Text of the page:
Robert Buddan, Contributor
There is both an optimistic and a cynical view of democracy which says that people should have the power to make their own decisions but, just in case they abuse that power, there should be checks and balances against power holders. Using prime ministerial power for the party at great cost to the national interest is an abuse of power and lying to the country about it is a great abuse of trust. Resignation is the honourable thing because honour is a check on conscience and a balance of justice.
I have written about a certain Machiavellianism rising in Jamaican politics (May 2). This is the politics where power is put before much of everything else. It is used to shore up those centres upon which the power of party and government rest. This includes the power of private groups and individuals in the formal and informal society. I have suggested that the significance of the Coke issue to our politics lies precisely here.
No truth, no credibility
I have also written that our democracy and governance are under a great test of strength (May 9). This is the test of credible governance which the politics of the Coke controversy has also placed on governance institutions. These institutions include the ministries of justice and the attorney general's office, foreign affairs, finance and national security. Of course, the office of the prime minister is implicated in all of these. Lack of truth and lack of trust weaken the credibility of these institutions.
One prominent member of the parliamentary Opposition believes there is a 'parallel government' at work. We might take this to mean that we have a facade democracy, an appearance of transparency and accountability. Behind this facade are people who do not tell Parliament the truth and a government that is operating by its own agenda of keeping itself in power. I, therefore, see 'parallel government' within the power-first Machiavellian framework.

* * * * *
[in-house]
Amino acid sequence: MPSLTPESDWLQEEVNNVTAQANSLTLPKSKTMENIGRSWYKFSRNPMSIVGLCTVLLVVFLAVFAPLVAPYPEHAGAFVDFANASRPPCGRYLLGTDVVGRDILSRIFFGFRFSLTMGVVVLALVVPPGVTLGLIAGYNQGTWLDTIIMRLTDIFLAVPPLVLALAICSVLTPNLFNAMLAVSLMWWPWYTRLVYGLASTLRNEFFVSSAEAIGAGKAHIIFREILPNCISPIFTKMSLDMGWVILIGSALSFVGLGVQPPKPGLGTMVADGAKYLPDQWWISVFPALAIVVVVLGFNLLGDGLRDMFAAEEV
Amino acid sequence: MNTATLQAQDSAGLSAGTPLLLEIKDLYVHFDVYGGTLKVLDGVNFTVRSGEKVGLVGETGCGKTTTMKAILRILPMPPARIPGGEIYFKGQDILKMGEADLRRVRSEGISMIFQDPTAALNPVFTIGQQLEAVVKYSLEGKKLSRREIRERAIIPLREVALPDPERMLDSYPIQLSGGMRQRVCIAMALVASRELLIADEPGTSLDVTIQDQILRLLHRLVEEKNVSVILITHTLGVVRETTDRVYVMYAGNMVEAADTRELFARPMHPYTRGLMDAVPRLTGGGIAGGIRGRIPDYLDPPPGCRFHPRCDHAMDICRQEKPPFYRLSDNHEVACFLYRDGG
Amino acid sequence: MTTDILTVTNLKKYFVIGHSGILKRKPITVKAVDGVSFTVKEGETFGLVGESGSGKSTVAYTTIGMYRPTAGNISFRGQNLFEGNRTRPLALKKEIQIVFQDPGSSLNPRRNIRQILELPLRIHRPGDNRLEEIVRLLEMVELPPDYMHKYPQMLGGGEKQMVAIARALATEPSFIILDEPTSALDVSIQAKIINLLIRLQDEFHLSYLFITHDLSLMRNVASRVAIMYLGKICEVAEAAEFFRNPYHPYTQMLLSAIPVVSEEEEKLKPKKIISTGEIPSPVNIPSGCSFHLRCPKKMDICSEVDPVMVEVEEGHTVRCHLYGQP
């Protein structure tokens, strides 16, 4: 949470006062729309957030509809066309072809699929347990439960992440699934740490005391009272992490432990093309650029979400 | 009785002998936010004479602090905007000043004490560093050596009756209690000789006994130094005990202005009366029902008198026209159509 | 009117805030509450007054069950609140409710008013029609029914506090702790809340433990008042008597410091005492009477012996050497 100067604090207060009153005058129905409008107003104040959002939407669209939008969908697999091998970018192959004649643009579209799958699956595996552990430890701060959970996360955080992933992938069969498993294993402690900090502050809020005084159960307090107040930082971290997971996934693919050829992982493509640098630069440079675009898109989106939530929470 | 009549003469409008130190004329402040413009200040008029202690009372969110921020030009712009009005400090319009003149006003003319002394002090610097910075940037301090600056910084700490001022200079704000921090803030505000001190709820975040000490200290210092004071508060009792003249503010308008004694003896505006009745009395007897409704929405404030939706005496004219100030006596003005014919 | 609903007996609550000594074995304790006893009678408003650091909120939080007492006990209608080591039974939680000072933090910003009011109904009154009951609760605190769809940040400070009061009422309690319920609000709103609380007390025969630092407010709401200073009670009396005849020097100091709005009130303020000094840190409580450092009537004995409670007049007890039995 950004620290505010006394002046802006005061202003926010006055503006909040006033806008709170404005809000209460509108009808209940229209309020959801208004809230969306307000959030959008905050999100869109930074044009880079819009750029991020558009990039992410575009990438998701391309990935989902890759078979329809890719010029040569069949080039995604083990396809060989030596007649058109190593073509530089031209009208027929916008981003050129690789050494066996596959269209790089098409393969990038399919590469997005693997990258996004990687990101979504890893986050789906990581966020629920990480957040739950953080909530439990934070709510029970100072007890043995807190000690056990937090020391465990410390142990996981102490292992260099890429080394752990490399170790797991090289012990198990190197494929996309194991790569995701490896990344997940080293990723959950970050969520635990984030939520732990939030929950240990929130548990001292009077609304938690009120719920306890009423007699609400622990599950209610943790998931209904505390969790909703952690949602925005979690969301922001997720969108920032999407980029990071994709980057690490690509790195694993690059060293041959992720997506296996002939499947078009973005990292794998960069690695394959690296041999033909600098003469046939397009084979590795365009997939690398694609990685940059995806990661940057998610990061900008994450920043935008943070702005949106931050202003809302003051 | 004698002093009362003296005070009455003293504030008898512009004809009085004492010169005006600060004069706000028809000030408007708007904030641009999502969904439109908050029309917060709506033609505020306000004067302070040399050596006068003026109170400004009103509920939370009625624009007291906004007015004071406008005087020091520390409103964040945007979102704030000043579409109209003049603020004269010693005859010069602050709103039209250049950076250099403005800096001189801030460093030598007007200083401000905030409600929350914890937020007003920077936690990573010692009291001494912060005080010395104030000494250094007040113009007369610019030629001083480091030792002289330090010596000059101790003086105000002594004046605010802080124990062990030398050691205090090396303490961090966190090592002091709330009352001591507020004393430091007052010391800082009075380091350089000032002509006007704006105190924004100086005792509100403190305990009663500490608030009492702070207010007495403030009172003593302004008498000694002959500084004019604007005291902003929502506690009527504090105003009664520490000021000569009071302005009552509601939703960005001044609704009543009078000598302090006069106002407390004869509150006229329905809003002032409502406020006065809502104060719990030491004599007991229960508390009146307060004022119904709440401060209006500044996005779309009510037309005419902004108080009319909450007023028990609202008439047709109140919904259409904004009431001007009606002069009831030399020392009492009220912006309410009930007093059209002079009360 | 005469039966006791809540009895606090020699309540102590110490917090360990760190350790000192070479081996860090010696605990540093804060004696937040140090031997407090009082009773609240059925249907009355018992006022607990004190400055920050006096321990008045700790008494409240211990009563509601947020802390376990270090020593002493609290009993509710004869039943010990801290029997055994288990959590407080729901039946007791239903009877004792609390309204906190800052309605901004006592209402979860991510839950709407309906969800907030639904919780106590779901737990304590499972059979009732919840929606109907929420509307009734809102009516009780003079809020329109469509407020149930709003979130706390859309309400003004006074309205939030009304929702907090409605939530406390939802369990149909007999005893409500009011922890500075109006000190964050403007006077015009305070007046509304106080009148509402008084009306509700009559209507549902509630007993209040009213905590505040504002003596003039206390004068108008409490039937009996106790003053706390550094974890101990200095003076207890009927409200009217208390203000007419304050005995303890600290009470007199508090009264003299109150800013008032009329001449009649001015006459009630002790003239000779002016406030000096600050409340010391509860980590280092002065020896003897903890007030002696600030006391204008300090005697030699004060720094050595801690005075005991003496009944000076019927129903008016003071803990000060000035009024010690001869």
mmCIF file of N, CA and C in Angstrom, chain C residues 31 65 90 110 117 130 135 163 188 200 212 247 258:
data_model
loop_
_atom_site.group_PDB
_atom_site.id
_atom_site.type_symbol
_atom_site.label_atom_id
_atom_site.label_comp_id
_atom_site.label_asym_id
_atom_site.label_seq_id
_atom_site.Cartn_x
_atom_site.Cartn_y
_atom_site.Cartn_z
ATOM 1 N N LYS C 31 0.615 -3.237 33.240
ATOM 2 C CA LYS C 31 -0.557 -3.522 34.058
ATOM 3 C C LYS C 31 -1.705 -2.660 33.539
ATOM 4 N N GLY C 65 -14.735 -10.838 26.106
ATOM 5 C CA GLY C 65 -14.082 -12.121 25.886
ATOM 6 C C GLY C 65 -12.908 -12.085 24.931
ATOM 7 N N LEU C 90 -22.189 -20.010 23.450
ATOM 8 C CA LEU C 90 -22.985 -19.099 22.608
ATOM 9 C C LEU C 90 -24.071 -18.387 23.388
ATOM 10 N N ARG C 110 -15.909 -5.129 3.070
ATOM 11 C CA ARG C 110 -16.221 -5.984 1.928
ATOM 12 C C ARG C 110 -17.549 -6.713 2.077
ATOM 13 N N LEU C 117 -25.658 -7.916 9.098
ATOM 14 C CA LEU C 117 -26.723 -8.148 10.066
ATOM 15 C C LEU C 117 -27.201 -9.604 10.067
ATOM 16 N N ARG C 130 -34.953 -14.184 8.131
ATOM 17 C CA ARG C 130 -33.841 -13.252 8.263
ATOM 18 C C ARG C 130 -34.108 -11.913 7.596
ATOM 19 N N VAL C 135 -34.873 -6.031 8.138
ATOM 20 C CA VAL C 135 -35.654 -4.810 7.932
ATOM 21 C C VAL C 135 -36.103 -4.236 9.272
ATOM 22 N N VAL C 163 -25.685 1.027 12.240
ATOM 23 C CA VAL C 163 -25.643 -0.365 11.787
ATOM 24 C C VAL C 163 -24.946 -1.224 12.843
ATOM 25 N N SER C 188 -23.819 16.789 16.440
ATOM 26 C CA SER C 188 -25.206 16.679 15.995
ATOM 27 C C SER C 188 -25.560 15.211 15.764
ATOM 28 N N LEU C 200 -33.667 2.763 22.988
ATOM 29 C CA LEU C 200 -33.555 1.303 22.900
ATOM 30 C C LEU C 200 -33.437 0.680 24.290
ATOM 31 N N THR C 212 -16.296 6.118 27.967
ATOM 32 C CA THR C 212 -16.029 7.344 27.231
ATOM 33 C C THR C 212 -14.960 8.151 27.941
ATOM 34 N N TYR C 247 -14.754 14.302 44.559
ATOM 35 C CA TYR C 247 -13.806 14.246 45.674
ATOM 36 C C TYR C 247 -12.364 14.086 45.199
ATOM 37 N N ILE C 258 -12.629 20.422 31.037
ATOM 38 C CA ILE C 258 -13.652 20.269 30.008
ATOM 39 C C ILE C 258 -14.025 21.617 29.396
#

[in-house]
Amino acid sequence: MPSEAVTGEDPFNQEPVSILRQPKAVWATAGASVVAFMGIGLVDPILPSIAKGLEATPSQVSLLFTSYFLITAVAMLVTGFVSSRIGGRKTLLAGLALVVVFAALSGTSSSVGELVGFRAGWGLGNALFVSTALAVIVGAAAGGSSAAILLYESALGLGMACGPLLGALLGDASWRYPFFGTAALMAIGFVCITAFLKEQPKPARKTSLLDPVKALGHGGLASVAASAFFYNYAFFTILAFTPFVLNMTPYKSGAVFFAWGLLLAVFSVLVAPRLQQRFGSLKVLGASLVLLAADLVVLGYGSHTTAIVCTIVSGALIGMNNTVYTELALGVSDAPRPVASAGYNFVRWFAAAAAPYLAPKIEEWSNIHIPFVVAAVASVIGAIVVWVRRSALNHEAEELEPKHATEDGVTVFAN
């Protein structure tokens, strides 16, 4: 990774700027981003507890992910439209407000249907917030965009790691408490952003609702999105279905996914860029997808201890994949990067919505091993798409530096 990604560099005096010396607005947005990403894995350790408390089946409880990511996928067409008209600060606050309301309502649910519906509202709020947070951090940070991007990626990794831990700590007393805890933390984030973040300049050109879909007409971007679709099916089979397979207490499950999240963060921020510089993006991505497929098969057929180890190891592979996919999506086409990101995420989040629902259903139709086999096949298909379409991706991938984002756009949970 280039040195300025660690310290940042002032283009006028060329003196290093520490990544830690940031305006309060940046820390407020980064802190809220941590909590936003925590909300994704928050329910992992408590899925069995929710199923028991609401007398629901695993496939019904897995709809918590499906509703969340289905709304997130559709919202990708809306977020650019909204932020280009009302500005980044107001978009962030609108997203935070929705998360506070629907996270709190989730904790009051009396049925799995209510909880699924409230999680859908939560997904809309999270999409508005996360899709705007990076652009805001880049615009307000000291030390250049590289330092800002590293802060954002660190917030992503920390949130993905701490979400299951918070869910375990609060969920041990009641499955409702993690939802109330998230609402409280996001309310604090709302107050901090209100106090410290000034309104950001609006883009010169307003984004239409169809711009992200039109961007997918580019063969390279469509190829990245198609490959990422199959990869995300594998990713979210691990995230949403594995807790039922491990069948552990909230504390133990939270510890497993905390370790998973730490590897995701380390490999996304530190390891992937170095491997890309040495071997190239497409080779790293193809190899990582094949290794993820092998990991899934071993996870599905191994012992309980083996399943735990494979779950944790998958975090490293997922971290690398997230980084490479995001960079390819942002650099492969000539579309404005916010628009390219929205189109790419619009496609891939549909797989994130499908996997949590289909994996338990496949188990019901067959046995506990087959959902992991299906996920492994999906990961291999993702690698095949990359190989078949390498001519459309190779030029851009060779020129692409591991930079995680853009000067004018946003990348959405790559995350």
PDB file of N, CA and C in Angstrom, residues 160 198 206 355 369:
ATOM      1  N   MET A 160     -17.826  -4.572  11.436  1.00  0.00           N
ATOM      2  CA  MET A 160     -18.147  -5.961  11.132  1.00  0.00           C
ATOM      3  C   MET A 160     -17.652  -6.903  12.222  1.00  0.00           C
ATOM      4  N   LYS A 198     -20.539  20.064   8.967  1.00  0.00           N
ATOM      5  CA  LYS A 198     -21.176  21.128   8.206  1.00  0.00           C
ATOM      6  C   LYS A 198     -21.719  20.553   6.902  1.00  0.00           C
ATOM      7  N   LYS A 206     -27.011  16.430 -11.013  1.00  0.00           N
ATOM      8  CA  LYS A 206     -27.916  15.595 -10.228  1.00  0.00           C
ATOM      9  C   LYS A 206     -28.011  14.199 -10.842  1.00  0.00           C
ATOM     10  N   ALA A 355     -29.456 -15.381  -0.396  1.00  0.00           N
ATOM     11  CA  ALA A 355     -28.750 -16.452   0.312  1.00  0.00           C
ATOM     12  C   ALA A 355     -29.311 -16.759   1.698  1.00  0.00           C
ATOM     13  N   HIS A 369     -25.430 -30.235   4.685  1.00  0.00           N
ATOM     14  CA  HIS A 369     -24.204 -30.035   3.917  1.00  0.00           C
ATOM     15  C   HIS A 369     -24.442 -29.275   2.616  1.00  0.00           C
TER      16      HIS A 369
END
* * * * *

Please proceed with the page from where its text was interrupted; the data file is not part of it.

I now draw attention to the real possibility of the corrosion of electoral democracy by Machiavellian politicians. I would be surprised if Mr Golding resigned as PM. Rather, he will try even harder to win another election. Therefore, I have great concern over that vital institution, the Electoral Commission of Jamaica (ECJ). Having seen the extent to which the ruling party is going to protect an individual whom the Americans want extradited on drug and gun charges, we must beware how far it will go to manipulate our electoral institutions.
The Government is willing to bring the nation into direct conflict with the United States at the peril of our eco-nomy, our freedoms to travel and our wish to be respected as law-abiding people, at least, the many of us who are. The sacrifice of the national interest and national reputation for the power that Mr Coke's organisation evidently has over the JLP and, by extension, the Government, and the rigid determination to protect that power is a danger to democracy.
Dr Peter Phillips said Coke might be the most powerful man in Jamaica because of the fear he exercises over the JLP Government. The JLP, I imagine, will continue to demonstrate strident determination to win electoral power over and over again. The institutions of our democracy, including the electoral institutions, had better be on guard.